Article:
4. If you send this communication – will it help construct a relationship or deconstruct a relationship?  If it’s the latter – remember Mom’s advice: if you don’t have anything good to say, say nothing at all!

No one has ever built a statue to a critic.  It’s easy to tell other people what they are doing wrong.  It’s hard to do the right thing yourself.

Have you ever had this type of experience?  If so, what did you do?  What would you add to my list above?  I’d love to hear your thoughts on this matter.

 

When Does Going Faster, Make Things Slower

When Does Going Faster, Make Things Slower?

I start this blog with a riddle: When does going faster, make things slower?  Well the answer is: when you are rushing a relationship.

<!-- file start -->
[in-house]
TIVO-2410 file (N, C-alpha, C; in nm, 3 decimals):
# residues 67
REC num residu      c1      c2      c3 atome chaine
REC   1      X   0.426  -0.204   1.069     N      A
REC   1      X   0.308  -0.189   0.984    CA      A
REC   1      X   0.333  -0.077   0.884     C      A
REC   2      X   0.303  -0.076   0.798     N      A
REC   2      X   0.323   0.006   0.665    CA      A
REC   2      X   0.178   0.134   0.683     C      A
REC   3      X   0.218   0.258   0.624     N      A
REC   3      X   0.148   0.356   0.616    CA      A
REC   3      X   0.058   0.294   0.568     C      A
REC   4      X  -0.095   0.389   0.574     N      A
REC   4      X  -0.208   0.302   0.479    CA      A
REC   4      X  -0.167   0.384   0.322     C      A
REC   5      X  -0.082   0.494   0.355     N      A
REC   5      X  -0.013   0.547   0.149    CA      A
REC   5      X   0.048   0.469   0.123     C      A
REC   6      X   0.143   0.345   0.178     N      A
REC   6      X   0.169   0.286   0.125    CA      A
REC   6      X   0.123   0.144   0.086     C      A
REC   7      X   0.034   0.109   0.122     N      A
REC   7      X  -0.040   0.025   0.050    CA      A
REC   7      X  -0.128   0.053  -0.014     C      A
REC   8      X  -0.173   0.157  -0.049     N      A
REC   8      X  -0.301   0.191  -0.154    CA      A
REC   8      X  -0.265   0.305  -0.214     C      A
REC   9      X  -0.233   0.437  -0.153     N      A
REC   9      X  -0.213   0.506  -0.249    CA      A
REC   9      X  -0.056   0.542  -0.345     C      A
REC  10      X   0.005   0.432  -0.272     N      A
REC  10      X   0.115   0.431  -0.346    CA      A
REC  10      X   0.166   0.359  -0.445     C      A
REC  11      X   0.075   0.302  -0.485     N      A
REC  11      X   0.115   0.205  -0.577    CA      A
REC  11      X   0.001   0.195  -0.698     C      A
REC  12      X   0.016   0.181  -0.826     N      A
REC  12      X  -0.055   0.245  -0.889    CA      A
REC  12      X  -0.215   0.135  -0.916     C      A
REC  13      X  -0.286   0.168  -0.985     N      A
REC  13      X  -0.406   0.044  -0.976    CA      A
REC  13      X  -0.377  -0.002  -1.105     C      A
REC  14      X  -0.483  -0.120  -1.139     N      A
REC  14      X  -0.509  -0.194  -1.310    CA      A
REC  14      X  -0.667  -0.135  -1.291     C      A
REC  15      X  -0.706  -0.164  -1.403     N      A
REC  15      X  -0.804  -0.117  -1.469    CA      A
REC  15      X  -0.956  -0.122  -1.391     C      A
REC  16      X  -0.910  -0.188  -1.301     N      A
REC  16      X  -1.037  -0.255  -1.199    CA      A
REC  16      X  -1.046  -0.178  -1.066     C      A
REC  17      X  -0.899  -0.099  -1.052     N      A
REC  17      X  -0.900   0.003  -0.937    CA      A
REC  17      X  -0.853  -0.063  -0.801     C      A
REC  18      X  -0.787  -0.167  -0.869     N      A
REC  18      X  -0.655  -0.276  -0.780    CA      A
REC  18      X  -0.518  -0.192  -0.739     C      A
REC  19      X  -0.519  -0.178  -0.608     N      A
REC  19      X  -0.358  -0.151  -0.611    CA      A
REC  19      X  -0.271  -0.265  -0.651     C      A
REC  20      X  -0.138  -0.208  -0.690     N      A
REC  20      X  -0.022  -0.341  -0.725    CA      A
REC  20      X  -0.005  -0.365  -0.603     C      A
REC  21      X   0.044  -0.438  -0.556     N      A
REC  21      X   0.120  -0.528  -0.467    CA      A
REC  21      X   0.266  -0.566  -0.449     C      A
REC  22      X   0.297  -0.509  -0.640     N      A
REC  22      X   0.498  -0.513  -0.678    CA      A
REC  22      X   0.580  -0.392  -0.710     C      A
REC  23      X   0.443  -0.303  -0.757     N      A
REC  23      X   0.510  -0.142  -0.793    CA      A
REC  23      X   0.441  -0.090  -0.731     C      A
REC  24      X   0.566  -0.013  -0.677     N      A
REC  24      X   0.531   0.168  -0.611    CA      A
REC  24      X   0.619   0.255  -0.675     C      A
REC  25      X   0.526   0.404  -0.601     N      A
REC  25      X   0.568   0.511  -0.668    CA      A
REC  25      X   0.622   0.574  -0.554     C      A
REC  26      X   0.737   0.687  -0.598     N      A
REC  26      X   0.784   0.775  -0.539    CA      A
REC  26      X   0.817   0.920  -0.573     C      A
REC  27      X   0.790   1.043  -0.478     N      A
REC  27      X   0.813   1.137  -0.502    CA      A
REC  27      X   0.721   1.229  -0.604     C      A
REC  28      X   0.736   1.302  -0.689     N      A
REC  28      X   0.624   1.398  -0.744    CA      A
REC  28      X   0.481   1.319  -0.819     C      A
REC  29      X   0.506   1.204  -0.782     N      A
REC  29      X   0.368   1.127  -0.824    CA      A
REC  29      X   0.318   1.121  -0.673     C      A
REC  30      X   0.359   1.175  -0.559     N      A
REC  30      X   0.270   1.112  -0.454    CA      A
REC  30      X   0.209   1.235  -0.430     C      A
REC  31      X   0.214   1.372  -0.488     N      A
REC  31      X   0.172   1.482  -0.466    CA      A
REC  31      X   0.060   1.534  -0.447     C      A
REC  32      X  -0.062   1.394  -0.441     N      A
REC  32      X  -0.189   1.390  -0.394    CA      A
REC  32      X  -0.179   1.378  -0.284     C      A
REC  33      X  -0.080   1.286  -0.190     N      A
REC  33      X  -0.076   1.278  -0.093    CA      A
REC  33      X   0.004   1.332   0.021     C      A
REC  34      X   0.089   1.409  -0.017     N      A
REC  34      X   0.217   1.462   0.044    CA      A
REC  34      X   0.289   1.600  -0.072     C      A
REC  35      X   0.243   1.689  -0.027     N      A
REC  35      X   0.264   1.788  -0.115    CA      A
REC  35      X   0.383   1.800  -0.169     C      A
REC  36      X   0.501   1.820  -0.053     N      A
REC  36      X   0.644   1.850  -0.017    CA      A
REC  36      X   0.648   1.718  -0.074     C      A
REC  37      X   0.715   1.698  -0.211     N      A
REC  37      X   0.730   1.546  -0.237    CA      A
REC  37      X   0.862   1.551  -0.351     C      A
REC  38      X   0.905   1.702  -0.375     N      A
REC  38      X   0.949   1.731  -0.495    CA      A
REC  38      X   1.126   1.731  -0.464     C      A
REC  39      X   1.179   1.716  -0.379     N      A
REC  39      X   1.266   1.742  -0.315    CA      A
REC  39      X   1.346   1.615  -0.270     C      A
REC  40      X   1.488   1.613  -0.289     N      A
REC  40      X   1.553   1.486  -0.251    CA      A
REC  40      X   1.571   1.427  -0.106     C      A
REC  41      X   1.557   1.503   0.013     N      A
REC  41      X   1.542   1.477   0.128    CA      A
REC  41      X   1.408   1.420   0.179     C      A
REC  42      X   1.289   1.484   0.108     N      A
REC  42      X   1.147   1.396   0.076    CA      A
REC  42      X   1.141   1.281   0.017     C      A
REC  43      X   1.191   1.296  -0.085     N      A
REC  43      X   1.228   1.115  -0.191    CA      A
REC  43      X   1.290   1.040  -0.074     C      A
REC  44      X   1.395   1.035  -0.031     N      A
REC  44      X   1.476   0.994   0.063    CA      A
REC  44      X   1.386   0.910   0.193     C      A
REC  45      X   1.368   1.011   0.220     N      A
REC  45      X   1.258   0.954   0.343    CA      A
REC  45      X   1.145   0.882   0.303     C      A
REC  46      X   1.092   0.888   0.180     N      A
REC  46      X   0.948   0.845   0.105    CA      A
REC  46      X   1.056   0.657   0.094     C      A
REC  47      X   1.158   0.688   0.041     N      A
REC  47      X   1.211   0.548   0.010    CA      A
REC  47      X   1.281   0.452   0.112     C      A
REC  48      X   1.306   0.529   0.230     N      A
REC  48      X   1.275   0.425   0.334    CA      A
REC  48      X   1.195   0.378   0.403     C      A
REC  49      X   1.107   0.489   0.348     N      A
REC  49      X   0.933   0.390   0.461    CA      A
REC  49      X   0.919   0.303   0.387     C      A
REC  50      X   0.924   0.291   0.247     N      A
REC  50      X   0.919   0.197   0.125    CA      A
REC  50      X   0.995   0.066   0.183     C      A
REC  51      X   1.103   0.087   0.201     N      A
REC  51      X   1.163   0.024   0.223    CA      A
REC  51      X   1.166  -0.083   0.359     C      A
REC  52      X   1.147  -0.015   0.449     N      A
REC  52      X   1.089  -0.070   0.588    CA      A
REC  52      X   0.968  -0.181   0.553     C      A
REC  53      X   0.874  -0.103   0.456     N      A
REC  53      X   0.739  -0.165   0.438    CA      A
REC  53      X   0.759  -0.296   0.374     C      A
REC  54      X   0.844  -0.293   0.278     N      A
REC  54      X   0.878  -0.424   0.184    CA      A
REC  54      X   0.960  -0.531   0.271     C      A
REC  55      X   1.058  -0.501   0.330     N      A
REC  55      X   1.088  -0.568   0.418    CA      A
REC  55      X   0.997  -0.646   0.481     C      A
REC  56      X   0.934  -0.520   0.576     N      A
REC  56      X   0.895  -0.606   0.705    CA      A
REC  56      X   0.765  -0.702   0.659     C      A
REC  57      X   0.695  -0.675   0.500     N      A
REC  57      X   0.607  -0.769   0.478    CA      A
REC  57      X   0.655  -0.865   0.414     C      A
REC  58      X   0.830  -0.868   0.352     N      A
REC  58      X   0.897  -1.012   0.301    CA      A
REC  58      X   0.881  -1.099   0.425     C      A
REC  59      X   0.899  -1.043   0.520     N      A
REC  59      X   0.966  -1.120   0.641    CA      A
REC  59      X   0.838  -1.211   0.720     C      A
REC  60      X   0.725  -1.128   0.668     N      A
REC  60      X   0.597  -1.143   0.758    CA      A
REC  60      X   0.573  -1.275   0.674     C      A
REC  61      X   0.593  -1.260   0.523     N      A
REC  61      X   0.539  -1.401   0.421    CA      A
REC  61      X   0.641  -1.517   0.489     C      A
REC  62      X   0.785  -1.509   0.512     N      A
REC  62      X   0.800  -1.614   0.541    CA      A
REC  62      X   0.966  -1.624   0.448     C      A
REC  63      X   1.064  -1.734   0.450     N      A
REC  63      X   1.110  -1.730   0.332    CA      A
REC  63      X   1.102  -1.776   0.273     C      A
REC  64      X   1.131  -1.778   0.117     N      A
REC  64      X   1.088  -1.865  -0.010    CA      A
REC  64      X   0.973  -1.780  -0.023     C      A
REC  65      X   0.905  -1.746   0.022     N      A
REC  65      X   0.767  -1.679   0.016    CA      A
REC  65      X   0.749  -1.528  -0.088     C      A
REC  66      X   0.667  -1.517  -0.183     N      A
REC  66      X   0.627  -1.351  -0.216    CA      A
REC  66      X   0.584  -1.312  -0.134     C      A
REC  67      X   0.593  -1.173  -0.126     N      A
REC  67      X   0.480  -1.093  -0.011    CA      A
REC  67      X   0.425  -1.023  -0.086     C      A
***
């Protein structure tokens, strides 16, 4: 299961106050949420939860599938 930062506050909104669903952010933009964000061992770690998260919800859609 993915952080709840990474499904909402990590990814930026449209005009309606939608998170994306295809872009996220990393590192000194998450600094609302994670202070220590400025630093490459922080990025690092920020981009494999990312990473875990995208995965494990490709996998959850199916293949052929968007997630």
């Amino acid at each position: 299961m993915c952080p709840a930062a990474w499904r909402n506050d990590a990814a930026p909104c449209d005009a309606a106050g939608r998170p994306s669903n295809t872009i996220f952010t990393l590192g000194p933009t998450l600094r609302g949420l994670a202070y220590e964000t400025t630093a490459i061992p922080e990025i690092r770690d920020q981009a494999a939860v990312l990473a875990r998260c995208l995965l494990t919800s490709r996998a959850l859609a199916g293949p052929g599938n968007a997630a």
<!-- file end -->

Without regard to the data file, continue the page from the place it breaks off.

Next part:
A few years ago a close friend of mine, Dr. Emory Cowan, contributed an article for my book Masters of Networking.  I’m sharing his contribution in my blog today because I think it is a great concept to think about as we start the new year.

Building a word-of-mouth marketing plan requires developing a trusted network of partners — which means cultivating relationships. But relationships require time, energy, persistence, and, most of all, patience.

I believe that patience gives us the most difficulty. We live in a quick-fix, immediate-gratification society where patience is neither valued nor encouraged. We want our sales now, our business fully grown now, our satisfaction in wealth now. But when I grow impatient with the tedious process of developing relationships, one of life’s many humbling lessons comes back to remind and instruct me: Drink no wine before its time.

Many years ago, I bought some peaches at the farmers’ market in Atlanta. They were the famous Georgia peaches, grown in orchards in the Fort Valley region and renowned for their sweet, juicy taste and wonderful aroma. I took them home, visions of peach pies and cobblers dancing in my head. We ate some right away; most sat out on the kitchen counter.